A flurry of cases and circumstances are making the political life of former prime minister and Pakistan Tehreek-i-Insaf (PTI) chairman Imran Khan difficult, and the latest among them is the Islamabad High Court’s (IHC’s) decision to charge sheet him in the ongoing contempt of court proceedings against him for his ‘threatening’ remarks against Additional District and Sessions Judge Zeba Chaudhry at a public rally. The general impression is that the honourable bench reached the decision after his “unsatisfactory” responses in the last two hearings. The five-member bench, consisting of Justice Athar Minallah, Justice Mohsin Akhtar Kayani, Justice Miangul Hassan Aurangzeb, Justice Tariq Mehmood Jahangiri and Justice Babar Sattar, repeatedly asked the PTI chairman to offer an unconditional apology for his “controversial” remarks, but his lawyers have some other plans, and Imran Khan’s ‘reluctant’ regret over the remarks has brought him to the danger zone. Now Imran Khan and his lawyers have two weeks to prepare the case, as the court will frame charges against the former prime minister on September 27. Imran Khan wanted to speak his mind in court, which the bench did not allow. Perhaps that was too late.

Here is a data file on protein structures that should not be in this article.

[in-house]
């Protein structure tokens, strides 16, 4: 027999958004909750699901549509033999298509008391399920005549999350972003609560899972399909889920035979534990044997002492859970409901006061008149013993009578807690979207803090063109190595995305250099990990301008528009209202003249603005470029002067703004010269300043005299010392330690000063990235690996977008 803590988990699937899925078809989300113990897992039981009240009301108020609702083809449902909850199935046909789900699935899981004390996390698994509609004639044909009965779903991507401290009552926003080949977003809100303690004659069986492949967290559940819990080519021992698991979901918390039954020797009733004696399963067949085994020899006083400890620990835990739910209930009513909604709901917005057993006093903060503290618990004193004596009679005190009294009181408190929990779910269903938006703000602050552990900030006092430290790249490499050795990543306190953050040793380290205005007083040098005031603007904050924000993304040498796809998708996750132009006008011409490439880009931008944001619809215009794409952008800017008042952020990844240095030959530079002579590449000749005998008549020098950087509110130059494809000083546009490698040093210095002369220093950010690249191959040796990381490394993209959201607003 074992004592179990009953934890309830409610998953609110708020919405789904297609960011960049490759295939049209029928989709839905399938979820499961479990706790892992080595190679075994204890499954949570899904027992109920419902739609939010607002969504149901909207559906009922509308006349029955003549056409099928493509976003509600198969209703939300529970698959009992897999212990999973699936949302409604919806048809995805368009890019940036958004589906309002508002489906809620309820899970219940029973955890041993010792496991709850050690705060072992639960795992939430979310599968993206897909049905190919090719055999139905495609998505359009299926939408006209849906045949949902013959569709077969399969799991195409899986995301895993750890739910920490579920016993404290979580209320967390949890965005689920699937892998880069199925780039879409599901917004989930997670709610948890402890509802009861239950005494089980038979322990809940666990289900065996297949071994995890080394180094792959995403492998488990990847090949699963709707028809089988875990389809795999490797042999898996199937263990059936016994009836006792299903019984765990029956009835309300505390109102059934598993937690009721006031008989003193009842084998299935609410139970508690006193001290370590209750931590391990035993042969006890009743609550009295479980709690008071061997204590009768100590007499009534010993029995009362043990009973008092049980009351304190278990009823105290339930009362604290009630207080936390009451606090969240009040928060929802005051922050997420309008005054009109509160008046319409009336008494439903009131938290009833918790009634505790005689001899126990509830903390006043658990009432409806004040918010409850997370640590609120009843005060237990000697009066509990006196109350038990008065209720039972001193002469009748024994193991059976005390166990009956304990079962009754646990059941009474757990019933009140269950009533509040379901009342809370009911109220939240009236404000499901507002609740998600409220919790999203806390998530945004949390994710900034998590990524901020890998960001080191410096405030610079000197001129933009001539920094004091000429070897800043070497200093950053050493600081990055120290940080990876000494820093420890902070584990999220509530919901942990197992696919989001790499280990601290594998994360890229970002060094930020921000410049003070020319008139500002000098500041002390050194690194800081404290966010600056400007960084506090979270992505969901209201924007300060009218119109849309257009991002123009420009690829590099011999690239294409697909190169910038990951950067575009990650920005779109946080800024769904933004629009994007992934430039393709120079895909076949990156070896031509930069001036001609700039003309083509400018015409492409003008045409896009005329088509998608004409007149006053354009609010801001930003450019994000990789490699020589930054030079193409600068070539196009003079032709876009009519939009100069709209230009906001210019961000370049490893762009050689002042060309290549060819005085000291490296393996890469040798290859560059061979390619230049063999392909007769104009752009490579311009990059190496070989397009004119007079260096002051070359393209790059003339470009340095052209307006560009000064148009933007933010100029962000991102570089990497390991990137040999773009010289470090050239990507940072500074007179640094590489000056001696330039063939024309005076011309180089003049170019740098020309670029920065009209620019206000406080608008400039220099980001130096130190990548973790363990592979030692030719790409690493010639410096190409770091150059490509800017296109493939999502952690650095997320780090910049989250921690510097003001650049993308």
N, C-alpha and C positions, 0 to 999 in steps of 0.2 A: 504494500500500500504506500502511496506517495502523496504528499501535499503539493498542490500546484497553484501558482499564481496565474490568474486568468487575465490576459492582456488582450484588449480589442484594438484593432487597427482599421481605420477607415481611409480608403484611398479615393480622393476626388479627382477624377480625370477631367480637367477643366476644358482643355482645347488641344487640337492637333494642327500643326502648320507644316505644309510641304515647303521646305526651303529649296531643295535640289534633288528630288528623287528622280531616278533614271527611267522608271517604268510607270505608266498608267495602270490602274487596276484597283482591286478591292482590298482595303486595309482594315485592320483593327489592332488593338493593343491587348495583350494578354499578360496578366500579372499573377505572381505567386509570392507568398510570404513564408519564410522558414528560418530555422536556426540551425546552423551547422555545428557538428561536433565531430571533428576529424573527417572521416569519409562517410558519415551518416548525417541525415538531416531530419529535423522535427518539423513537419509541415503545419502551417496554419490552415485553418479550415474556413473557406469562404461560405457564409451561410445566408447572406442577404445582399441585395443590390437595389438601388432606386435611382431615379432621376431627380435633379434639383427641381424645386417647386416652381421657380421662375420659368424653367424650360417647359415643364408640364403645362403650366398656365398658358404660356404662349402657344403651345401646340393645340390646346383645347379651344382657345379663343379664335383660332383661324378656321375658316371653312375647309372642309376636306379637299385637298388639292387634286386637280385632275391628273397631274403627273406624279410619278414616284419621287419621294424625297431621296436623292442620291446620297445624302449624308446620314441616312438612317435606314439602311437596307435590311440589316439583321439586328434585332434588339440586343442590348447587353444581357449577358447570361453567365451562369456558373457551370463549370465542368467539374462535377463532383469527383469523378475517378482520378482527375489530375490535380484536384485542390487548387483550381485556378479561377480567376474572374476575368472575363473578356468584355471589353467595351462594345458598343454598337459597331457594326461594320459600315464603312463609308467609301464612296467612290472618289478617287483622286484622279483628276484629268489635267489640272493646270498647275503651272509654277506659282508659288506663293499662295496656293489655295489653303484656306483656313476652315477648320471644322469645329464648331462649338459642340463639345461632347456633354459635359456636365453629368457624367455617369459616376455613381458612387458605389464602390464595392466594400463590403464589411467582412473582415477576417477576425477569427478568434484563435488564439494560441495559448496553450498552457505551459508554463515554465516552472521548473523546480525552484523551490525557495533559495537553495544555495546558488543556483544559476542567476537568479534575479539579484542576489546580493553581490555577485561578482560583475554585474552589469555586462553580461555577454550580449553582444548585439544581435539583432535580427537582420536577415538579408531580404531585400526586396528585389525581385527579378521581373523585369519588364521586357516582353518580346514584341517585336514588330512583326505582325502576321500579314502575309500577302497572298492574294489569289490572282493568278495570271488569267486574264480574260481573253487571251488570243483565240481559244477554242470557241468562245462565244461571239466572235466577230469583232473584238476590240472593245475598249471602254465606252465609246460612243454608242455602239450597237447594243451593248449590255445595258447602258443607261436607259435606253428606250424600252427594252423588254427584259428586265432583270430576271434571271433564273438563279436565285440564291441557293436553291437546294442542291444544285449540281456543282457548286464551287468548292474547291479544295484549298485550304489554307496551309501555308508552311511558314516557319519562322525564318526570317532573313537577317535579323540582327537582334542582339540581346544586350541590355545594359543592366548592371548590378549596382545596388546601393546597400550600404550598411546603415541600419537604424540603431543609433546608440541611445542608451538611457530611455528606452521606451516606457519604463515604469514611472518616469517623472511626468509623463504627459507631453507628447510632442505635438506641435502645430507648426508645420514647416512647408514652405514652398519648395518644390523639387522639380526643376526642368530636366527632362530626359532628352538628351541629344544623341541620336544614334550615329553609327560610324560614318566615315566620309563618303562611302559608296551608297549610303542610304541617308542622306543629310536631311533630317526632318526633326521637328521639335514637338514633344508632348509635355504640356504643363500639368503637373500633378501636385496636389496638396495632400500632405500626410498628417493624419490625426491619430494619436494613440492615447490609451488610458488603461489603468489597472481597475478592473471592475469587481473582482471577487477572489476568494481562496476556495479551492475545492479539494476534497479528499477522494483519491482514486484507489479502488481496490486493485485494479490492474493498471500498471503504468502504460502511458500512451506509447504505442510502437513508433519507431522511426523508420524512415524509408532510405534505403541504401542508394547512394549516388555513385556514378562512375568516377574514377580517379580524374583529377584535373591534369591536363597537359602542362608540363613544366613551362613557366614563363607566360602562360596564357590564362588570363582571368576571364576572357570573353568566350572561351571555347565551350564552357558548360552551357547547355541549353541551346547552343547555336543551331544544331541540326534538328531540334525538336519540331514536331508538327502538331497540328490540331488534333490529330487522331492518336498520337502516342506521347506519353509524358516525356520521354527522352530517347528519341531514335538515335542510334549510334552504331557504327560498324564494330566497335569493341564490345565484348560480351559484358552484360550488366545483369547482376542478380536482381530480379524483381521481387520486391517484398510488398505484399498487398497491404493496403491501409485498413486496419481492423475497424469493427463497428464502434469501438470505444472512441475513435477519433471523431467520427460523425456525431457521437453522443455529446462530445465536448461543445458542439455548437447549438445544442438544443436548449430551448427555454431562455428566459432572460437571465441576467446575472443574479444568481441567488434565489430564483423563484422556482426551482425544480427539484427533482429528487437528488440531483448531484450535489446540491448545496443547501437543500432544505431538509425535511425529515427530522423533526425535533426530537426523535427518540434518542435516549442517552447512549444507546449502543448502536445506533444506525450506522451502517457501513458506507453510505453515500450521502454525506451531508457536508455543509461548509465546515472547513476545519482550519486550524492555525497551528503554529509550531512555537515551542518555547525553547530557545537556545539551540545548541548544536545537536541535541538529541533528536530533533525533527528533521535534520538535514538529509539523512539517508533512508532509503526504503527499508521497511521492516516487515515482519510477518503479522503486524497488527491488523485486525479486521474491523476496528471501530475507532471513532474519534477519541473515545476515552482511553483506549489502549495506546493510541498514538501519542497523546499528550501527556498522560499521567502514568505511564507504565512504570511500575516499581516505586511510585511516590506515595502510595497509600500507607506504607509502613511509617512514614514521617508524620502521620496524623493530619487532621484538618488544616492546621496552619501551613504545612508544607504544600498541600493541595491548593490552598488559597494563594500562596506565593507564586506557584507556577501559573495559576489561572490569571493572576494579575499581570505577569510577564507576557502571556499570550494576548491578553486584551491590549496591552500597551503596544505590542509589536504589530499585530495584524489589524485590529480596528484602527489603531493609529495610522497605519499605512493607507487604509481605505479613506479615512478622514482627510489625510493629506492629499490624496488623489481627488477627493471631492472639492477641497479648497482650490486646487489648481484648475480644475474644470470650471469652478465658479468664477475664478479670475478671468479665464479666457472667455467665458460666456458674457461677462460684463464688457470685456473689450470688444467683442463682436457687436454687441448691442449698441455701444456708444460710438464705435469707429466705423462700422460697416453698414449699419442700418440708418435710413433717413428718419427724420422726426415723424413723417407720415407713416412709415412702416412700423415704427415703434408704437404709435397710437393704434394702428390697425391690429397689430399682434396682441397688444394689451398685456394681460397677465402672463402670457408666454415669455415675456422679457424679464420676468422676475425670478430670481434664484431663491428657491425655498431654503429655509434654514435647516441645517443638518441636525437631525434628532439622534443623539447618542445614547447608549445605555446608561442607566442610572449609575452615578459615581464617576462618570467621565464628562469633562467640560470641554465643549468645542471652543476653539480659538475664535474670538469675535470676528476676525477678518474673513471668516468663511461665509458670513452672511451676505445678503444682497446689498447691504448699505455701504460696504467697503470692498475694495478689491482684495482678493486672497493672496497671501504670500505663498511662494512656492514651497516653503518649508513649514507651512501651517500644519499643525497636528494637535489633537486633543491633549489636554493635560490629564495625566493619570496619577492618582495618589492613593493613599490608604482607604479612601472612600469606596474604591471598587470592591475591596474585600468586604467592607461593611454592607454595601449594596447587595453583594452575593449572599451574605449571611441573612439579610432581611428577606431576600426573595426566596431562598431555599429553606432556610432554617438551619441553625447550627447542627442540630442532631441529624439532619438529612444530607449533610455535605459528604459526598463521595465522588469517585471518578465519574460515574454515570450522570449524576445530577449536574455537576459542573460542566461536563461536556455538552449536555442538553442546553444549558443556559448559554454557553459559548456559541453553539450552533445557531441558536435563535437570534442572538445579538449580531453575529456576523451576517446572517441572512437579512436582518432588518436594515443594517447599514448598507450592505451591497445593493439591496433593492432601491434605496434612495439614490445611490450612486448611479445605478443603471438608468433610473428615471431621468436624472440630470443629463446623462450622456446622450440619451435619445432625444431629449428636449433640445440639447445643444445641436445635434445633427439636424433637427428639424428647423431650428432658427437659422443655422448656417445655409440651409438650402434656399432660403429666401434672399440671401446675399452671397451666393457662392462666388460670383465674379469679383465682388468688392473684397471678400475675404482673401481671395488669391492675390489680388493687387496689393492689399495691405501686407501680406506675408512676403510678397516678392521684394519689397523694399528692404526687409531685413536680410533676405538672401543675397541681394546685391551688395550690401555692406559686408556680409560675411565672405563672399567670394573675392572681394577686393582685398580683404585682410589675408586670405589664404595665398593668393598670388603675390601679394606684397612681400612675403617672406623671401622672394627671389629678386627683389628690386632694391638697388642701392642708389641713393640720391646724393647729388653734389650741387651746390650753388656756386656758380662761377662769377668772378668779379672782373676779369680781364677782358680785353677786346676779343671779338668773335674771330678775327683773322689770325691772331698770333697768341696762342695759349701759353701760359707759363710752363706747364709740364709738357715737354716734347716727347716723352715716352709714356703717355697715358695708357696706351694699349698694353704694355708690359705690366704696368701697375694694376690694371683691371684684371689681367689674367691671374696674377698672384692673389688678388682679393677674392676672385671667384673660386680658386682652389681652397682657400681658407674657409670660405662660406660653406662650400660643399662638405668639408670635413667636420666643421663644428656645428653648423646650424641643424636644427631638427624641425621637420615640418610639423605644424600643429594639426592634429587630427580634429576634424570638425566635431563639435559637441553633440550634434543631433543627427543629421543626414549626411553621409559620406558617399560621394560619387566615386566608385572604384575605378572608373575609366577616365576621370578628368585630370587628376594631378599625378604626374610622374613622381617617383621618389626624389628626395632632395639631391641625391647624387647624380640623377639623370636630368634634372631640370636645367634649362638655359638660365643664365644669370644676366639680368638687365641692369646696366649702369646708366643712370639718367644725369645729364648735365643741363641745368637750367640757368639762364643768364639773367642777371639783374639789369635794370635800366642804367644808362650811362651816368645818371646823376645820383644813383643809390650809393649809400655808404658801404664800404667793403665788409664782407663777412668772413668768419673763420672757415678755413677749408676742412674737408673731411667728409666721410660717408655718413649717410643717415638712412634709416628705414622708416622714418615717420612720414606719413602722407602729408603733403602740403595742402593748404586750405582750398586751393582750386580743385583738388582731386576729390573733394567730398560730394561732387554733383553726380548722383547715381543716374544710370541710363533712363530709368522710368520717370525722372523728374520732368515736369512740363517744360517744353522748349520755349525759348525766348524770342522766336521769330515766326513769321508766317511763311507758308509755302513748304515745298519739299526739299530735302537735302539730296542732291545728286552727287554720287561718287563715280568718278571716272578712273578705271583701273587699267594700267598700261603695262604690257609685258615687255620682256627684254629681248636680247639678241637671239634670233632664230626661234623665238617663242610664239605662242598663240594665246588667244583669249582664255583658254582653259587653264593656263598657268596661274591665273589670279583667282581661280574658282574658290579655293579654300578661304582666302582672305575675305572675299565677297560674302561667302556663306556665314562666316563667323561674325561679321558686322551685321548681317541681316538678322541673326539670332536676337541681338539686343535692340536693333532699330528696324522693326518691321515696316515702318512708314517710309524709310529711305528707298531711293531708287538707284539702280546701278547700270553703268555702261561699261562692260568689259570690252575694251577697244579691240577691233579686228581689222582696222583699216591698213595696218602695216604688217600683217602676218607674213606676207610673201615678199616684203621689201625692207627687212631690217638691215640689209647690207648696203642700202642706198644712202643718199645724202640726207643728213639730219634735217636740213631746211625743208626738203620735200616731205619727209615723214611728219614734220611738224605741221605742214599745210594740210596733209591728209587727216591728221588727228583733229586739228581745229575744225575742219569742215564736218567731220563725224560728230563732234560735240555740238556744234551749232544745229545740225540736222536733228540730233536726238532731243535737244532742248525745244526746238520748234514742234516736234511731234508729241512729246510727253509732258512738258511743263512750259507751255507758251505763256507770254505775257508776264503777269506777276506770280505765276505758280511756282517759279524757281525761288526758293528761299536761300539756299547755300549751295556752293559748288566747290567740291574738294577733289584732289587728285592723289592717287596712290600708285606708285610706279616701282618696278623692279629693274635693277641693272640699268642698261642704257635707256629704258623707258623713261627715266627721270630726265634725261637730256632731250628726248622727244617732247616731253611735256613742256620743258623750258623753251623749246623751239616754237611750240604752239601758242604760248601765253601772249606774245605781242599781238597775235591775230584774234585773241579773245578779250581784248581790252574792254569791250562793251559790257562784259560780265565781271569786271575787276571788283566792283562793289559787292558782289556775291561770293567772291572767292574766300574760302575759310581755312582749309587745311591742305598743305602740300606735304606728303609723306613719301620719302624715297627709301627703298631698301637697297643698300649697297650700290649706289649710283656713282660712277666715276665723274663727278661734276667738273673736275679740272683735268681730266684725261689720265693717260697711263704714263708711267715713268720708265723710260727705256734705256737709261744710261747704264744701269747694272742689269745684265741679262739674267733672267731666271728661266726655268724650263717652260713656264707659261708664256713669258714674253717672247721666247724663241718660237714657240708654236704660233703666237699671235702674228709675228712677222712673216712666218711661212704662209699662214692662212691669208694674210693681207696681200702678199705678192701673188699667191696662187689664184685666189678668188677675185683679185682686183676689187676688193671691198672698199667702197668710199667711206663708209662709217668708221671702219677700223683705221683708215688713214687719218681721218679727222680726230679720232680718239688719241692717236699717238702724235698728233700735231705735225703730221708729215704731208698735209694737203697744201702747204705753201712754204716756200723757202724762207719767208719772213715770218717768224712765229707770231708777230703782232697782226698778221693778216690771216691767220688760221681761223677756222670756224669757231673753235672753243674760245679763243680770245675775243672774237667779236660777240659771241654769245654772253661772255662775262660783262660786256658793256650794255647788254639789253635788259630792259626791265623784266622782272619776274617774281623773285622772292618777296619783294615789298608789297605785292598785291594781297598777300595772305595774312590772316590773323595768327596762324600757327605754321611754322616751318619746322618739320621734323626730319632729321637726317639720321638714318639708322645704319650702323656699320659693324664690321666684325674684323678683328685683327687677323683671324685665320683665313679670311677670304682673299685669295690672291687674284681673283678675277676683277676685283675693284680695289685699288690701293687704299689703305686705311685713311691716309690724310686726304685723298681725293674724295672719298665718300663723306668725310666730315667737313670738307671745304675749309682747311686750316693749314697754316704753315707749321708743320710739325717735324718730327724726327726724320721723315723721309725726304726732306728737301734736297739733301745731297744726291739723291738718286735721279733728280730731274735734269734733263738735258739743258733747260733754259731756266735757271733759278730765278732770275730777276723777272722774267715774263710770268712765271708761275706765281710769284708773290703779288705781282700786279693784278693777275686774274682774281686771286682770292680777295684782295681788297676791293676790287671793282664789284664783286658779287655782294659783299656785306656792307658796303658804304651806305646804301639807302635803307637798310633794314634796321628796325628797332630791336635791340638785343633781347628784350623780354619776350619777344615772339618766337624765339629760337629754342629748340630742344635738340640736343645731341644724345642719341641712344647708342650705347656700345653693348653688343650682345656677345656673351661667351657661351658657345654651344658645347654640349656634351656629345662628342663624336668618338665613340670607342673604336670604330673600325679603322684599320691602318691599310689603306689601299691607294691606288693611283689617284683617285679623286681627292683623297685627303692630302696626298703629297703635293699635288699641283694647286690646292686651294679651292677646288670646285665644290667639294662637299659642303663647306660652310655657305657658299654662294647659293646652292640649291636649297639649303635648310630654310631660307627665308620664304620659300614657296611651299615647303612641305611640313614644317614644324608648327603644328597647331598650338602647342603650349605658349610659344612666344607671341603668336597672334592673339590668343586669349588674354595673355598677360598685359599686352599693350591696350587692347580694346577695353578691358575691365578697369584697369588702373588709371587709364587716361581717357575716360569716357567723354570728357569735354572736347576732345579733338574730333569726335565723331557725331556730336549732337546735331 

In the first place, Imran Khan’s remarks about Additional District and Sessions Judge Zeba Chaudhry were inappropriate. A judge’s judgment can be questioned, but not the judge’s. Imran Khan directly addressed the judge for approving PTI leader Shahbaz Gill’s physical remand in a sedition case, which attracted the court’s attention. Also, Imran Khan is facing a terrorism case, on the complaint of a colleague of judge Zeba Chaudhry. The proceedings of the case will determine the nature of the case, but Thursday’s proceedings brought to light one thing Imran Khan’s replies to the court’s show-cause notice appeared to be “justifying” contempt of the judiciary and showed “no remorse or regret”. The country has several examples of court action in contempt cases in recent years, which claimed the scalp of several politicians. The examples of Danial Chaudhry, Talal Chaudhry and Nehal Hashmi, however, cannot be compared to Imran Khan’s case. In the previous cases, the litigants had clearly committed contempt of the judges, but Imran Khan’s comment had a different angle, and for these reasons, lead defence counsel Hamid Khan said, “Often times, the matter is not as serious as it is understood to be”. Also, ace lawyers Munir A Malik and Makhdoom Ali Khan, who were appointed as amicus curiae begged the court to drop the proceedings in the best interest of the court as people have the right to open legal proceedings against a judge if they deem their verdicts against the law. Another fact, which must be considered is that lower court judges are often harassed by lawyers, and in several cases, civil judges were beaten by unruly lawyers. In those stances, the superior courts hardly took any action. Once a Lahore High Court judge was attacked by a mob of lawyers at the Multan bench, but the lawyers stood not guilty and subsequently, were declared innocent. This case must highlight the instances of manhandling and intimidation of subordinate judges. And in this regard, IHC Chief Justice Athar Minallah has rightly said, “We are defenders of freedom of expression but incitement cannot be allowed.”